“I like it a lot,” he continued.

I couldn’t resist. “I agree,” I chimed in.

He nodded. “I love it when you walk in a room and it recognises you. It gives you a personalised TV for the first time. I like Kinect Sports Rivals as a game, but thing I love most about Kinect – and customer feedback matches this – is the ability to move between a game, to Netflix, to whatever. So quickly and seamlessly.”

He got back on topic. “We showed a little bit of that today, but the focus was more on games than the platform this time around. We wanted to be for the game enthusiast.”

I mentioned that most Xbox One games were hitting the strange sweet spot of 792p rather than 1080p on PS4. Most games at Xbox’s Media Briefing were announced at 1080p, and that led me to ask if that increased resolution was because Kinect was no longer mandatory in games.

“Even at the launch of Xbox One, we had Forza Motorsports 5 at super-high resolution. It was a super-stunning game. Ryse was a beautiful game as well, and I’m not even sure if people know what resolution that was at,” he said.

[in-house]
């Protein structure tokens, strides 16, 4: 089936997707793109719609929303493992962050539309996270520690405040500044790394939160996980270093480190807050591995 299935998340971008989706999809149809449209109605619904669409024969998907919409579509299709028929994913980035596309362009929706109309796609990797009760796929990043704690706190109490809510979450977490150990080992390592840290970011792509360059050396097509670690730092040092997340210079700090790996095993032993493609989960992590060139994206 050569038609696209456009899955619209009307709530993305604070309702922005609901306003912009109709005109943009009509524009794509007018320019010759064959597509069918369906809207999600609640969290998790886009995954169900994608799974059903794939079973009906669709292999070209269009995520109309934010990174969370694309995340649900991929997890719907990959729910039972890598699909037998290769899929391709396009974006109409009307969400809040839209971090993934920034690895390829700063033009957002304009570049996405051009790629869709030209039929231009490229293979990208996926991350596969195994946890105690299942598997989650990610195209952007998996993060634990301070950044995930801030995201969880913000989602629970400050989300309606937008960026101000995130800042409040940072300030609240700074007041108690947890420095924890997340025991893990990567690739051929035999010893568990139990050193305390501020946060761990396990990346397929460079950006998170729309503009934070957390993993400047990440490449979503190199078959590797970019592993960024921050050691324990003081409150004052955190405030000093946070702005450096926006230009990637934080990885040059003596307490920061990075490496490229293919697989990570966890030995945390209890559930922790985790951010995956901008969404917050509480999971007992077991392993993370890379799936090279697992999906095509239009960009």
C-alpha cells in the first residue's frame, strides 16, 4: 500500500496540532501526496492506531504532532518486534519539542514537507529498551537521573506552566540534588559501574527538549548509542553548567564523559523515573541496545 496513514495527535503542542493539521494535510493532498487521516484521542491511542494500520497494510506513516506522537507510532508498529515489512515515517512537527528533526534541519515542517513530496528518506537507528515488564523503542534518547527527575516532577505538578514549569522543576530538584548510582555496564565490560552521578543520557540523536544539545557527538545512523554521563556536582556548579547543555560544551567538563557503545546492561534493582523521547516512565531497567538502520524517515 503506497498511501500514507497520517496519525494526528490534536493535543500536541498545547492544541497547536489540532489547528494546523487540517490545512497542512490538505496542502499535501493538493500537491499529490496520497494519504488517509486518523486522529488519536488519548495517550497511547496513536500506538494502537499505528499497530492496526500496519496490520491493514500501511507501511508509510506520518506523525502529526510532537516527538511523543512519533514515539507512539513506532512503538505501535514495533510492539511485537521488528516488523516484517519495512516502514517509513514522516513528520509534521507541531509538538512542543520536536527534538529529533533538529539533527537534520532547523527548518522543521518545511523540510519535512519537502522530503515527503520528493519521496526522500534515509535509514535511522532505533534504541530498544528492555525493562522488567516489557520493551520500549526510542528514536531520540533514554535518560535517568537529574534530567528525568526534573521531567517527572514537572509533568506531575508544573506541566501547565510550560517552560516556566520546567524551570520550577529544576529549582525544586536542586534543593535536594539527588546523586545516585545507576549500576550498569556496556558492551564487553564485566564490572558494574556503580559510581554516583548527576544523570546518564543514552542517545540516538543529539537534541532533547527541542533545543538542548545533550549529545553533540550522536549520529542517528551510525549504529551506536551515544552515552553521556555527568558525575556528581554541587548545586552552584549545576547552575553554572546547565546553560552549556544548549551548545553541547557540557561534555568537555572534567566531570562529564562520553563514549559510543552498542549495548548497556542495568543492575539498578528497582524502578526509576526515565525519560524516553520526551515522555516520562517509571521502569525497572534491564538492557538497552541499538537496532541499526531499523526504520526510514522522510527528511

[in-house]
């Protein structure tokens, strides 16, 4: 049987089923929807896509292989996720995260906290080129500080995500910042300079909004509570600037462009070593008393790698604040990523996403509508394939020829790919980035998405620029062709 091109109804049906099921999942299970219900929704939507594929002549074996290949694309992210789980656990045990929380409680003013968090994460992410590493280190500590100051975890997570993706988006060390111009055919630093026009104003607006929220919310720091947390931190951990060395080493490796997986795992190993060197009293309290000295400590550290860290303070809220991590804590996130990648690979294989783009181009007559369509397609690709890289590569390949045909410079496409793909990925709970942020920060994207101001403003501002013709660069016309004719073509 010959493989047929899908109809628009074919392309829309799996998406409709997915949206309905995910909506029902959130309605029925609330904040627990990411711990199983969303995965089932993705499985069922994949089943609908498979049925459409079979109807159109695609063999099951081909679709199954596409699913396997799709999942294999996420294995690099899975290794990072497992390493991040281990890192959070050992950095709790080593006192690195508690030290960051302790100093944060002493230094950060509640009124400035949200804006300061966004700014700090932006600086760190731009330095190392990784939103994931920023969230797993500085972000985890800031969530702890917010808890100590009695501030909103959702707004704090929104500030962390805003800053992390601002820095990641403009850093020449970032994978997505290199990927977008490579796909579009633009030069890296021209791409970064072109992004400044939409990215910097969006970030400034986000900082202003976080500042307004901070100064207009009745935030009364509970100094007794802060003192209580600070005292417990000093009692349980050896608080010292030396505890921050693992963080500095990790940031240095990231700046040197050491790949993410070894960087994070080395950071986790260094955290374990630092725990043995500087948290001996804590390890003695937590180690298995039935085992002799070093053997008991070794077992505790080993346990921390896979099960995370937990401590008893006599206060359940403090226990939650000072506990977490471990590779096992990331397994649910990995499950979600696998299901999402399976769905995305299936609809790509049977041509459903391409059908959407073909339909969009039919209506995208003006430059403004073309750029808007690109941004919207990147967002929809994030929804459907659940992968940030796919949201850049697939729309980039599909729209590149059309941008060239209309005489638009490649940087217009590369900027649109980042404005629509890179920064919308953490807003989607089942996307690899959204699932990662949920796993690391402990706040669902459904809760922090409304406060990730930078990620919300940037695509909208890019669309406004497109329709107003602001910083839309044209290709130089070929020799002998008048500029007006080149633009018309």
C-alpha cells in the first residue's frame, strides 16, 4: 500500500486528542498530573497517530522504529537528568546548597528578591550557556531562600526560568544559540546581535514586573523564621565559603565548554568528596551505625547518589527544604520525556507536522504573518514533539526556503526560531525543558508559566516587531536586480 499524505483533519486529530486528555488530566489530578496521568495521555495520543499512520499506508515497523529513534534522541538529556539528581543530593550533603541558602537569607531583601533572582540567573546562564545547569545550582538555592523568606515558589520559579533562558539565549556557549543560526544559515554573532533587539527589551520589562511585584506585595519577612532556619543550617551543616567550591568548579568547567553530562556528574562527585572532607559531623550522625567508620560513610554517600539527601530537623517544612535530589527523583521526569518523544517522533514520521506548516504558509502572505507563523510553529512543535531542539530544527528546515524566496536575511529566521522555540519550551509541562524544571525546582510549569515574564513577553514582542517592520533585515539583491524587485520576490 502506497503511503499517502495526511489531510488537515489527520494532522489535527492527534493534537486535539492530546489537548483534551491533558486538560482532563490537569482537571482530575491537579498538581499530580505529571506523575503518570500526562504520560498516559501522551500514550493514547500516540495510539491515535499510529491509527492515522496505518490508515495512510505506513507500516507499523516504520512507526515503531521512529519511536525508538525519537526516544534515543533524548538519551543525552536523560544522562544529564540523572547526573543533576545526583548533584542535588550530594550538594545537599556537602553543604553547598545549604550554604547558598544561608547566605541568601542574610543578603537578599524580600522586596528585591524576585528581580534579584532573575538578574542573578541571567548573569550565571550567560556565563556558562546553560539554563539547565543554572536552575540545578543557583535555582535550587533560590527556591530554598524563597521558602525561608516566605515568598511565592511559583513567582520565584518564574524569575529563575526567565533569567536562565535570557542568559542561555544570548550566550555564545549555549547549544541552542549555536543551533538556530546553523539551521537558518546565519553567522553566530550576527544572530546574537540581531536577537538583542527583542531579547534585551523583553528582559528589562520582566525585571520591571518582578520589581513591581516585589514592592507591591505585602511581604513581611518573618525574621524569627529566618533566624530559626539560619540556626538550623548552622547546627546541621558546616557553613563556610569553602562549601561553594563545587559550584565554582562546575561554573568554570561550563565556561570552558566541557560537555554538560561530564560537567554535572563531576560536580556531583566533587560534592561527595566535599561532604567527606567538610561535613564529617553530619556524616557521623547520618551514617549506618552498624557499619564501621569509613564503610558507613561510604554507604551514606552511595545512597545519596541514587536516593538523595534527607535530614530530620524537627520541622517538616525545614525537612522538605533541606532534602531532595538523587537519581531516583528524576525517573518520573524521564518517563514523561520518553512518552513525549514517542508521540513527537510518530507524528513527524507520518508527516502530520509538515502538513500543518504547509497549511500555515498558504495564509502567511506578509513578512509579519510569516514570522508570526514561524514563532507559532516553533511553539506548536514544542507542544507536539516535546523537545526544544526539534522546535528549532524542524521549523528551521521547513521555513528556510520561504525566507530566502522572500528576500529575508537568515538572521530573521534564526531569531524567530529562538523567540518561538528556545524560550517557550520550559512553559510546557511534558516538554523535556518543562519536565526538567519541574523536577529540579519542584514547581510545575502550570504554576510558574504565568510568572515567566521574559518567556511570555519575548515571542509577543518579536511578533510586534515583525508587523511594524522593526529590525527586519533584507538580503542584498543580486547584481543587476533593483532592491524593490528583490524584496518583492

“I’ll admit that I don’t,” I counted. Nichols didn’t fill me in.

“I think it’s more about the quality of the games,” he said, pressing on. “That said, we announced that Halo: The Master Chief Collection is 1080p, 60 frames a second; Forza Horizon 2 as well. I think, over time, games are going to get richer and richer. It’s a thing that consistently happens with the generation; if you look at early 360 games compared to ones now, you go, ‘whoa.’ That’s going to happen with the Xbox One too.”

I changed gears to feedback and monthly Xbox One updates.

“This is going to sound like a bunch of bullshit,” Nichols began, “but it’s legit. You’ll see that in the way we’ve been operating since the launch of Xbox One. We listen. We really care. The reason that we listen is that it’s great for the business, but the real reason we listen is because we’re gamers too. We really care about this stuff. The thing that gets us up in the morning is we like investing stuff that gets guys like you, with 220,000 gamerscore…”

Yeah, I might have mentioned my gamerscore. Thirty-eighth highest in Australia, don’tcha know.

“… and we don’t take that for granted,” Nichols continued. “You see that in Phil [Spencer]’s passion. You’ll see that with every executive that works on Xbox. With that as context, we get signals from all over the place – Twitter, Facebook, emails. One of the things we really decided to do was to give customers a voice. Now, you can go to Xbox.com and submit an idea that we’re going to review.